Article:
Obama faces evangelicals

The Baltimore Sun

LAKE FOREST, Calif. -- U.S. Sen. Barack Obama of Illinois told more than 2,000 evangelicals yesterday that he "respectfully but unequivocally" disagrees with those who oppose condom distribution to fight the AIDS pandemic. But he said a solution to the global spread of AIDS will also come from churches that guide people to make moral decisions.

Obama, a Democrat weighing a run for the presidency, made his remarks at an evangelical AIDS conference sponsored by Saddleback Church in Lake Forest. His appearance there had drawn a fusillade of criticism from evangelicals who objected to church co-founder Rick Warren's giving the forum to Obama, who favors abortion rights.

The senator did not shy away from remarks that might have discomfited his audience. In measured words, he dismissed the notion that AIDS could be stemmed simply by insisting on sexual fidelity:

"We can't ignore the fact that abstinence and fidelity, although the ideal, may not always be the reality - that we're dealing with flesh and blood men and women and not abstractions - and that if condoms and potentially things like microbicides can prevent millions of deaths, then they should be made more widely available."

But he also pointed out the power of faith to significantly affect the epidemic. Churches, he said, must offer "a moral framework with a faith basis to make better choices."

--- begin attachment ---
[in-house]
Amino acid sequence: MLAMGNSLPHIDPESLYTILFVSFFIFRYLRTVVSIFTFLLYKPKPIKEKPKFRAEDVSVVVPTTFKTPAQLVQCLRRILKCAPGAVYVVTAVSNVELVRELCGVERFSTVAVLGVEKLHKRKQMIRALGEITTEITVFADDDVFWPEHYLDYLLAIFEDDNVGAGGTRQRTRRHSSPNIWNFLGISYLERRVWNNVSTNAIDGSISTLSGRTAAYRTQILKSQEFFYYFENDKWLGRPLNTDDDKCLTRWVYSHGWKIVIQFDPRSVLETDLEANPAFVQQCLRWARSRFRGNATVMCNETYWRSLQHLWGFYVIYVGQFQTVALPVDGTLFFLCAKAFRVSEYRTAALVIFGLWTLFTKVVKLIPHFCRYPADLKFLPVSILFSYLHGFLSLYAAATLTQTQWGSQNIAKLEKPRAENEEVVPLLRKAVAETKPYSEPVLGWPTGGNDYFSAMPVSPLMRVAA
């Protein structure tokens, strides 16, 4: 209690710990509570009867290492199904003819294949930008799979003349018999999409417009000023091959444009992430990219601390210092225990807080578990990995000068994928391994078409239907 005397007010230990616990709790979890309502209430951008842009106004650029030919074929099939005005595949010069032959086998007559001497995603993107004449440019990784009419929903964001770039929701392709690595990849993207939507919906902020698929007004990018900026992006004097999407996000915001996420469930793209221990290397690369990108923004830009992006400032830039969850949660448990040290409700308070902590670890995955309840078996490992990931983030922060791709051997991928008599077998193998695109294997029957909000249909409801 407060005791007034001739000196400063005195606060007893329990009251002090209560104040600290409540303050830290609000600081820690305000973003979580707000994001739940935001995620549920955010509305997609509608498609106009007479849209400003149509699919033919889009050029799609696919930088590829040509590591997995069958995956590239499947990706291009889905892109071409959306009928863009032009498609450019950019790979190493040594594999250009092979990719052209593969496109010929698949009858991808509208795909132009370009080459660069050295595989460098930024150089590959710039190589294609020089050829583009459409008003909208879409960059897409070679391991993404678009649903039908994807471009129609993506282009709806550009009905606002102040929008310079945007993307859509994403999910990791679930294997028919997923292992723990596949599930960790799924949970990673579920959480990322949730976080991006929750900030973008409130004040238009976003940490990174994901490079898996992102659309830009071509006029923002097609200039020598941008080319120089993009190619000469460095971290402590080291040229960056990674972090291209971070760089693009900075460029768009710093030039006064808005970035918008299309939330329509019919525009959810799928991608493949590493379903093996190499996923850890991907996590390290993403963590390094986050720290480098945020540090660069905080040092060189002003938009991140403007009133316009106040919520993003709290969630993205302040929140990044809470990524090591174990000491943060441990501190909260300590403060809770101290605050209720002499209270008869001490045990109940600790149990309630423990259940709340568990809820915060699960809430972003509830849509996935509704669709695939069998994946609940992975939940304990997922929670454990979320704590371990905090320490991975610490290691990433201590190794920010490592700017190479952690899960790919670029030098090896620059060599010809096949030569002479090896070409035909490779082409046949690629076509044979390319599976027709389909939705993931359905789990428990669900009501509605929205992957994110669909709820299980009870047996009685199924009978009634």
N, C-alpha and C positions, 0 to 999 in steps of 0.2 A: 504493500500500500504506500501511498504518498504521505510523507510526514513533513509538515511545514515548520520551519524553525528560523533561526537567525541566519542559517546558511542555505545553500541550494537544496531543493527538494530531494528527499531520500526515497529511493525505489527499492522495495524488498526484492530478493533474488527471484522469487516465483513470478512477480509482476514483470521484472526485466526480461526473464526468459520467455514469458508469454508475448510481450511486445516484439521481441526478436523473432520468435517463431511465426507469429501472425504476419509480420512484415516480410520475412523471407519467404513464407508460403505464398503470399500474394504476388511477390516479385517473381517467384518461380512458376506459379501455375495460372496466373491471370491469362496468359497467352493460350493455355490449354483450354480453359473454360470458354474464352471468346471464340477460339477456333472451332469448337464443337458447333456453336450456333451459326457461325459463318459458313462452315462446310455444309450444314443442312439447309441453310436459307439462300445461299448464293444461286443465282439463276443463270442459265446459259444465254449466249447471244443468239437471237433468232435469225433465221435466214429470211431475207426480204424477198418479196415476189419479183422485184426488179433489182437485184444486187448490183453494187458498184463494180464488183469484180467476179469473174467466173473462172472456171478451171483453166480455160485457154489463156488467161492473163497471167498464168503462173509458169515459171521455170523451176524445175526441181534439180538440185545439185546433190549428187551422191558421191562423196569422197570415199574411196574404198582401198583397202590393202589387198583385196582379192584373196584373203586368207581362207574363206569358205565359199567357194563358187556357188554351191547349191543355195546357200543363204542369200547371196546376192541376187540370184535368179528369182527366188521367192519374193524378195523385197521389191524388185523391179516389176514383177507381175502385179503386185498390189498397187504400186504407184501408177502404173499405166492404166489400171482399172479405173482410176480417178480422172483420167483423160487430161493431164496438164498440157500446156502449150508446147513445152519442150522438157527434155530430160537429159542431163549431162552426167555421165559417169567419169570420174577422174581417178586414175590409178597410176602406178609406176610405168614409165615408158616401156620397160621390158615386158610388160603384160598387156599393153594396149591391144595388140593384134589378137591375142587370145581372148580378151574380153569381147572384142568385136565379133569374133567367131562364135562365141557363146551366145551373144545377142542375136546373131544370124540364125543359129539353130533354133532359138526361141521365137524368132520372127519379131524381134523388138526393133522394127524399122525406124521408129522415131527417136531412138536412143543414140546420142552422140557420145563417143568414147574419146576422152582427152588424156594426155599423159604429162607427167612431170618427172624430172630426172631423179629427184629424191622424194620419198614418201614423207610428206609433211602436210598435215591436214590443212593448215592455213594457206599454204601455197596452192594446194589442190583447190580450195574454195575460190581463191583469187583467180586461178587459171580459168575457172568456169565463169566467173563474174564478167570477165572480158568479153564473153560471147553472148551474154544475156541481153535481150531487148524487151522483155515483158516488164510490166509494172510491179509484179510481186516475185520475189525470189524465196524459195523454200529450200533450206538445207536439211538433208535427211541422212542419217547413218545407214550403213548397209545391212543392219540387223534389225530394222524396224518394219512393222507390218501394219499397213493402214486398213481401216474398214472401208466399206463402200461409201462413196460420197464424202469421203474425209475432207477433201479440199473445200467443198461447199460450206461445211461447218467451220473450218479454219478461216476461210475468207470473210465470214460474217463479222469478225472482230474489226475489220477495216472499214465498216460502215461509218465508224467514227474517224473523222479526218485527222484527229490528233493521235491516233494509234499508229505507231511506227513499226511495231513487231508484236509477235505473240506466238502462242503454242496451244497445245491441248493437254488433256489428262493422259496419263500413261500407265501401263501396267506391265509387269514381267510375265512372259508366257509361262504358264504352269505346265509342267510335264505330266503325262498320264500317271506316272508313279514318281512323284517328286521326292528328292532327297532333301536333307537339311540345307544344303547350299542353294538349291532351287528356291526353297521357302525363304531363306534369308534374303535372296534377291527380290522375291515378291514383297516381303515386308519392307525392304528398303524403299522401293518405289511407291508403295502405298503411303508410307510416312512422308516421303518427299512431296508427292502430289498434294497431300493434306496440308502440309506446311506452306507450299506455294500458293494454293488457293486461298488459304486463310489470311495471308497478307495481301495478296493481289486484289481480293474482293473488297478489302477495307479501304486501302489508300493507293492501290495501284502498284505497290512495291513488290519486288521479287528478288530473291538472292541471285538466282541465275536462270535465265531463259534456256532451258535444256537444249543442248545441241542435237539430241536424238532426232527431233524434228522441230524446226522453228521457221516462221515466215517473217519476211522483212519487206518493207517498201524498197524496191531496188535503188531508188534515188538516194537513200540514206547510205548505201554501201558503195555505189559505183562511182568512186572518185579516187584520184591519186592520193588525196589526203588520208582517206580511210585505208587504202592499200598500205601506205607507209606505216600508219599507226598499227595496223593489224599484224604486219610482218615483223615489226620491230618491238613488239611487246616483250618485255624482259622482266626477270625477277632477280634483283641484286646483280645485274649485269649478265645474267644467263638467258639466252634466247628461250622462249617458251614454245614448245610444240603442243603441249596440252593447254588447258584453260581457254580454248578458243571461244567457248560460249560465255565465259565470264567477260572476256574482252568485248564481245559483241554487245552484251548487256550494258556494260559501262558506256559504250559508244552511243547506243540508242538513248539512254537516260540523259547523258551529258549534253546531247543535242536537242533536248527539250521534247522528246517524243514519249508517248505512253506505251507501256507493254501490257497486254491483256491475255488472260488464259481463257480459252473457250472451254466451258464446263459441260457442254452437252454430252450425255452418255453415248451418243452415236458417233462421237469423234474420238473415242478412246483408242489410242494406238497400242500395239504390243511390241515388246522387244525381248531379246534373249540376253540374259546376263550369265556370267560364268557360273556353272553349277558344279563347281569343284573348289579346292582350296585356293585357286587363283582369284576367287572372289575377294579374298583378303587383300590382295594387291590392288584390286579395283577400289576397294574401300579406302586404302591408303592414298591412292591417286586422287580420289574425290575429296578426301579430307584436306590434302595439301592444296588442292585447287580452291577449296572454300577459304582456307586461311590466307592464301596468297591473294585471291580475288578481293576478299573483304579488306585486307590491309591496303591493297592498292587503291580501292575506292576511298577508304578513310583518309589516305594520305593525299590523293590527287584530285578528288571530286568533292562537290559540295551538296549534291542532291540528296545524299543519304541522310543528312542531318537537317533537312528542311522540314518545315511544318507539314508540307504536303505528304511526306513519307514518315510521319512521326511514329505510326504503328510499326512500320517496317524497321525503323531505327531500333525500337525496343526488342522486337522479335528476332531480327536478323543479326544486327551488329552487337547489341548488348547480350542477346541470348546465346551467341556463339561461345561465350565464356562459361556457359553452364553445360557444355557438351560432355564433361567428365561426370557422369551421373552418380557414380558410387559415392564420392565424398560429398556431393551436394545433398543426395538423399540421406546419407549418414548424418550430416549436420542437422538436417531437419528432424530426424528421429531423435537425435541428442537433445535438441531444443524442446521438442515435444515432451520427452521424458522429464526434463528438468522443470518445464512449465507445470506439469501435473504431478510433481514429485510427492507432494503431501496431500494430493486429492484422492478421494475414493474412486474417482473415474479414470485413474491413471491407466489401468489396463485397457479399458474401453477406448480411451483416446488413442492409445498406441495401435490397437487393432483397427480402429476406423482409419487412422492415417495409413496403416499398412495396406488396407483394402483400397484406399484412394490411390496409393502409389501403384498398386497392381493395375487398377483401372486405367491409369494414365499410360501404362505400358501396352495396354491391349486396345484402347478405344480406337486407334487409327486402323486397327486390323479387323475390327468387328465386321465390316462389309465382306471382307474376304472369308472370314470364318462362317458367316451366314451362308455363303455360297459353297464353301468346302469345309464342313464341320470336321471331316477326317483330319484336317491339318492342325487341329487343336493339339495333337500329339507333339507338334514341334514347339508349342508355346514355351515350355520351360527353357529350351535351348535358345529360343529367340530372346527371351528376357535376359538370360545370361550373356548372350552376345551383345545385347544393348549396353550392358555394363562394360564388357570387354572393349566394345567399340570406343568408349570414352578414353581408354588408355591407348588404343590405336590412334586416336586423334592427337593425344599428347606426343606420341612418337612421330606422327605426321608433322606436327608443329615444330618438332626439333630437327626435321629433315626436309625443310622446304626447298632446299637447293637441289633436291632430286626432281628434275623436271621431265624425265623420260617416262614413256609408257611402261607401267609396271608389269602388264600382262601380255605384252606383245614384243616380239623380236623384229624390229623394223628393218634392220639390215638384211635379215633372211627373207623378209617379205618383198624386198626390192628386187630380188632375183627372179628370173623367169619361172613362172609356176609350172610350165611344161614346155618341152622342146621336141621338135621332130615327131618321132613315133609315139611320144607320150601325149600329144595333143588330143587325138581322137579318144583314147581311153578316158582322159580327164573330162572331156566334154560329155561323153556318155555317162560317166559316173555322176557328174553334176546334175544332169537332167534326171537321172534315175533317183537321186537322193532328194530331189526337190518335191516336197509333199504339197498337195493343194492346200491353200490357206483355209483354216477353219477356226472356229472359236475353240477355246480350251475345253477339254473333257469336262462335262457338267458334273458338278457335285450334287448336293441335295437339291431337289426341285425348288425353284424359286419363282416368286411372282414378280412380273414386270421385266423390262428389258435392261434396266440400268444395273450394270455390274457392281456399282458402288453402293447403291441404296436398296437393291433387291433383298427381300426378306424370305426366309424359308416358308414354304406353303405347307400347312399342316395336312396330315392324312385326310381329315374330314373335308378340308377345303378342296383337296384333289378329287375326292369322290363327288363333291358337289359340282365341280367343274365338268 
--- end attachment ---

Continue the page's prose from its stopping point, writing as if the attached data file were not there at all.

"Let me say this loud and clear - I don't think that we can deny that there is a moral and spiritual component to prevention - that in too many places all over the world where HIV/AIDS is prevalent - including, by the way, right here in the United States - the relationship between men and women, between sexuality and spirituality, has broken down and needs to be repaired," he said.

He recalled traveling last summer in Kenya and South Africa, where he said he heard repeatedly "stories of men and women contracting HIV because sex was no longer part of a sacred covenant, but a mechanical physical act; because men had visited prostitutes and then brought the disease home to their wives; or young girls had been subjected to rape and abuse. These are issues of prevention we can't walk away from."

Obama called for stronger efforts by the pharmaceutical industry to provide AIDS medications to impoverished people around the world.

"We know the medicine is out there. We know that wealthy countries can afford to do more," he said. At the same time, he applauded the Bush administration for spending billions on AIDS programs abroad.

"I don't do that that often," he said, to laughter, "and sometimes unfairly so, because this is an area where I think the Bush administration has not gotten enough credit. The administration and this Congress have been serious about putting resources in contributing to the fight against HIV and AIDS."

Obama and other speakers appeared before church pastors and other evangelicals from 39 states and 18 countries, gathered in the cavernous Saddleback worship center in the foothills of the Santa Ana Mountains, headquarters of the 20,000-strong evangelical church founded by Warren.

Sen. Sam Brownback, a Kansas Republican, told the crowd that Democrats and Republicans need to "reach across the aisle" to combat AIDS.

Michael Finnegan writes for the Los Angeles Times.

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